Sadat: In a split-second; chaos.

In a split-second; chaos.
Sadat: In a split-second; chaos.

NPR – All Things Considered – October 7, 1981 – Gordon Skene Sound Collection –

The big news for this October 7th in 1981 was about the assassination of President Anwar Sadat of Egypt.

The 62-year old Egyptian leader was gunned down while on a reviewing stand during a military celebration marking the 1973 Yom Kippur War. A handful of rebel soldiers opened up with gunfire and grenades at Sadat’s reviewing stand, hitting Sadat several times. After many hours it was finally announced Anwar Sadat died of his wounds.

Reaction throughout the Arab world was mixed. Many considered Sadat to be a traitor and his visit to Israel was seen as the final straw.

So, much of the news for this day was centered around observations and speculation over what the Post-Sadat Middle East was going to look like. How Egypt held the fragile peace in the region together, and now that Sadat was gone, would it revert back to the way it was before. There was much speculation – not only in the Arab world, but also in the West, and this edition of NPR‘s All Things Considered was primarily devoted to asking those questions, and getting breaking news from Cairo.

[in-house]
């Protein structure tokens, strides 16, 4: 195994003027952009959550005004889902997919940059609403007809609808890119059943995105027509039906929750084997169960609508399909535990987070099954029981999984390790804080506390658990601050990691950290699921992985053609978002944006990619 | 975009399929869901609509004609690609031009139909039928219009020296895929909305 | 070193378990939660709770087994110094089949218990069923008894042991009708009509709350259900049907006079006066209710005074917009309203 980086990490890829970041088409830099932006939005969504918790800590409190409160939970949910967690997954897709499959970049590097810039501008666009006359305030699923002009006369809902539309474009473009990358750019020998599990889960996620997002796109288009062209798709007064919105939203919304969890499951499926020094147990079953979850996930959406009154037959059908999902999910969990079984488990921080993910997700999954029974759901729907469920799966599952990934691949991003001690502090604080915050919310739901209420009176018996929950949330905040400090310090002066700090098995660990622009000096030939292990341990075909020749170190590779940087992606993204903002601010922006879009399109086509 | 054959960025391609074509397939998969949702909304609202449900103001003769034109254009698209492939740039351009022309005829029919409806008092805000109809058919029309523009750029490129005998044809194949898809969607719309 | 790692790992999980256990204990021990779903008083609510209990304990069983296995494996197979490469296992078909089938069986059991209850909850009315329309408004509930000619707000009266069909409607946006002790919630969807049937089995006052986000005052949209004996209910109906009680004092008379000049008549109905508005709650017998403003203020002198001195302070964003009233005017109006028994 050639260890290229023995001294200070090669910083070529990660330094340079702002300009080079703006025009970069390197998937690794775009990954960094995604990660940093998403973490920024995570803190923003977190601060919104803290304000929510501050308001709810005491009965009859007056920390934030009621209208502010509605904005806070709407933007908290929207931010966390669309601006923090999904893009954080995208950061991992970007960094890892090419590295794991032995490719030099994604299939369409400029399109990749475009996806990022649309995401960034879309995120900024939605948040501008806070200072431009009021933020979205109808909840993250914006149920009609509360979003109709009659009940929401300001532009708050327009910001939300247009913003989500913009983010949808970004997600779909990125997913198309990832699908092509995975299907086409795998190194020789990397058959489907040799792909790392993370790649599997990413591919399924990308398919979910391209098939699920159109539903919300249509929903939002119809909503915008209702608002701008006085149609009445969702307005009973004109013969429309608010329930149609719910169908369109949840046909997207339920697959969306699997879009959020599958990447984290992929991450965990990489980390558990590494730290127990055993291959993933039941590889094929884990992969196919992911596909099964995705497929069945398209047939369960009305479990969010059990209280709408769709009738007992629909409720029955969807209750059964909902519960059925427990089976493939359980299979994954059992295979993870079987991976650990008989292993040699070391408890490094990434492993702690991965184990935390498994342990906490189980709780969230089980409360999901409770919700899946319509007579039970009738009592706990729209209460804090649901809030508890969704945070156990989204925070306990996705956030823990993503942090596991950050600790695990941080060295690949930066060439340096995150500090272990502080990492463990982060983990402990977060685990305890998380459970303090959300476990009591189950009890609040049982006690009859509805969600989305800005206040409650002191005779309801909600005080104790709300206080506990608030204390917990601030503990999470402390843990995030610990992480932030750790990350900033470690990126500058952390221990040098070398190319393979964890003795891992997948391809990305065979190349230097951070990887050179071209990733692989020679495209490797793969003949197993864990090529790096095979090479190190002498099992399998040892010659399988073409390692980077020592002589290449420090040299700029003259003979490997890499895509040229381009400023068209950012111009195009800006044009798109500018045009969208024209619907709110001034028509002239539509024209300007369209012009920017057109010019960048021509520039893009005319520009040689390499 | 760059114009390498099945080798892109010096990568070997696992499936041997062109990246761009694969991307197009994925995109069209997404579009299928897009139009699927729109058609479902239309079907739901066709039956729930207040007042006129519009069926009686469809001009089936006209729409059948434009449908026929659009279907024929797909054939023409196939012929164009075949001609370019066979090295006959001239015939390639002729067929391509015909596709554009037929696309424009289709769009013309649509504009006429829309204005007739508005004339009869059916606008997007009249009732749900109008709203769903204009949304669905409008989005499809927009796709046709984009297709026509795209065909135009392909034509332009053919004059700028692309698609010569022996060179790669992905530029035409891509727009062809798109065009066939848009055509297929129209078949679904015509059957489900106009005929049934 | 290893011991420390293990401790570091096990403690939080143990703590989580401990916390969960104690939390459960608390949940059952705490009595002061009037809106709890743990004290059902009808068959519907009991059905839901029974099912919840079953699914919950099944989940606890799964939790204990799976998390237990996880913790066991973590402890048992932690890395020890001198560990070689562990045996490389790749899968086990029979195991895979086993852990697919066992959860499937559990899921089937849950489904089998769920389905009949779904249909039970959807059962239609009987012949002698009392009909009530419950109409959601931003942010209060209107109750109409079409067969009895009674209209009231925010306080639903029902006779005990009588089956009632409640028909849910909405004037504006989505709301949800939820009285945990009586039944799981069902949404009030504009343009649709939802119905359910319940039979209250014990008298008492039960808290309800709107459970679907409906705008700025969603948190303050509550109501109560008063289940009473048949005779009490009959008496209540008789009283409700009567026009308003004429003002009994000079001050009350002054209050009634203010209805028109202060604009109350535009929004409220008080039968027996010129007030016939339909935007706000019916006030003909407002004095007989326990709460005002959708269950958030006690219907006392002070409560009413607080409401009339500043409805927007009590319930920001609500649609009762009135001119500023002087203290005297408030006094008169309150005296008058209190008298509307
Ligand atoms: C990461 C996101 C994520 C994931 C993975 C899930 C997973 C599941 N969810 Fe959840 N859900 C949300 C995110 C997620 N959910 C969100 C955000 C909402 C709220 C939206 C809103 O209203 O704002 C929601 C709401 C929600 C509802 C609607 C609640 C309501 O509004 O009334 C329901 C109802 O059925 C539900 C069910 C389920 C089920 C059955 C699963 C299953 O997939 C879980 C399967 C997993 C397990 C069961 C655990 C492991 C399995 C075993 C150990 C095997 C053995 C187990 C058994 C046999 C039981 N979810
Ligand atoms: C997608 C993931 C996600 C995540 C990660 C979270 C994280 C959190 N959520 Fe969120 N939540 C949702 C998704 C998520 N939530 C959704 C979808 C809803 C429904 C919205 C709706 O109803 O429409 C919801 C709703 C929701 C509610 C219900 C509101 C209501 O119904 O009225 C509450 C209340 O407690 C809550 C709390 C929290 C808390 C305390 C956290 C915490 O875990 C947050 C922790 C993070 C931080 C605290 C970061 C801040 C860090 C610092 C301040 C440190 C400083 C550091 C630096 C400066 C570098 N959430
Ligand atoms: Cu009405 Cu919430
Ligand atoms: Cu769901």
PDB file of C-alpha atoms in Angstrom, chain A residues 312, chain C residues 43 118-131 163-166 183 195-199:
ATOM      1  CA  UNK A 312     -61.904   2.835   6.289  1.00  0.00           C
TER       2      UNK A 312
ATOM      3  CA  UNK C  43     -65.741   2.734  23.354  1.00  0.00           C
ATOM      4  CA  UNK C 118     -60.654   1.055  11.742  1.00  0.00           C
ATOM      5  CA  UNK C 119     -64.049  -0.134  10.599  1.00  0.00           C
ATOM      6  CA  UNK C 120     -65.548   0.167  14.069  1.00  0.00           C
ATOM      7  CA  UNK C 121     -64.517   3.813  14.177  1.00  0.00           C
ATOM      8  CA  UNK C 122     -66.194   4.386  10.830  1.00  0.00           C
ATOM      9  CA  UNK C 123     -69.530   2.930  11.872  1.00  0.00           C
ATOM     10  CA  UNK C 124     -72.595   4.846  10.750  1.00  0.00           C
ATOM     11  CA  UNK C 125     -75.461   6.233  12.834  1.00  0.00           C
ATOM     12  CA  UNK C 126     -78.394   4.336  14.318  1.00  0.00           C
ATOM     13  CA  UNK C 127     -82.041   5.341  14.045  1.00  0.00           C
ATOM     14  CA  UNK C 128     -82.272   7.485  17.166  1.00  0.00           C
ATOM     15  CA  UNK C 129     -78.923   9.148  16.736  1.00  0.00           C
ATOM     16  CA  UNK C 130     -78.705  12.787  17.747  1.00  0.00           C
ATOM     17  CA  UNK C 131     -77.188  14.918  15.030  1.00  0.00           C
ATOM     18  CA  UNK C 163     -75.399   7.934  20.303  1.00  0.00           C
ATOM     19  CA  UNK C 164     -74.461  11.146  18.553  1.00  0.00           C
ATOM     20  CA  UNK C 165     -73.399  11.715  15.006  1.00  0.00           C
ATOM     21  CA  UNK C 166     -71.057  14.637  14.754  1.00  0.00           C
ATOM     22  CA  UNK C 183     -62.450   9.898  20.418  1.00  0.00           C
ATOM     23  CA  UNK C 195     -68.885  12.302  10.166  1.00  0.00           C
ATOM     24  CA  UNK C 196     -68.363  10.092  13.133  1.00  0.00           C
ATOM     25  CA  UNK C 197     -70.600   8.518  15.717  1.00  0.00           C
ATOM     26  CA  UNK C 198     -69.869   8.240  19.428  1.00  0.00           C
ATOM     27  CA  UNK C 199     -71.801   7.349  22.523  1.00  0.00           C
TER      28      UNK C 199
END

But there was more going on, particularly on Capitol Hill, with proposed Reagan Spending cuts being rolled out for scrutiny. Many programs were on the chopping block, to either be eliminated all together or cut back to the point of being ineffectual. Going along with speculation on Egypt’s future, America’s future was also up for cogitation, but for different reasons. As was reminded, the voters who ushered in the Reagan Era of less-government and more Private sector involvement were getting their prayers answered. How the reality was going to look in the long-run was anybody’s guess.

While the world was watching and waiting for signs from Cairo, America was watching and waiting for signs from Capitol Hill.

And for the next 90 minutes, you get to hear how it all went down, October 7, 1981 from NPR’s All Things Considered.

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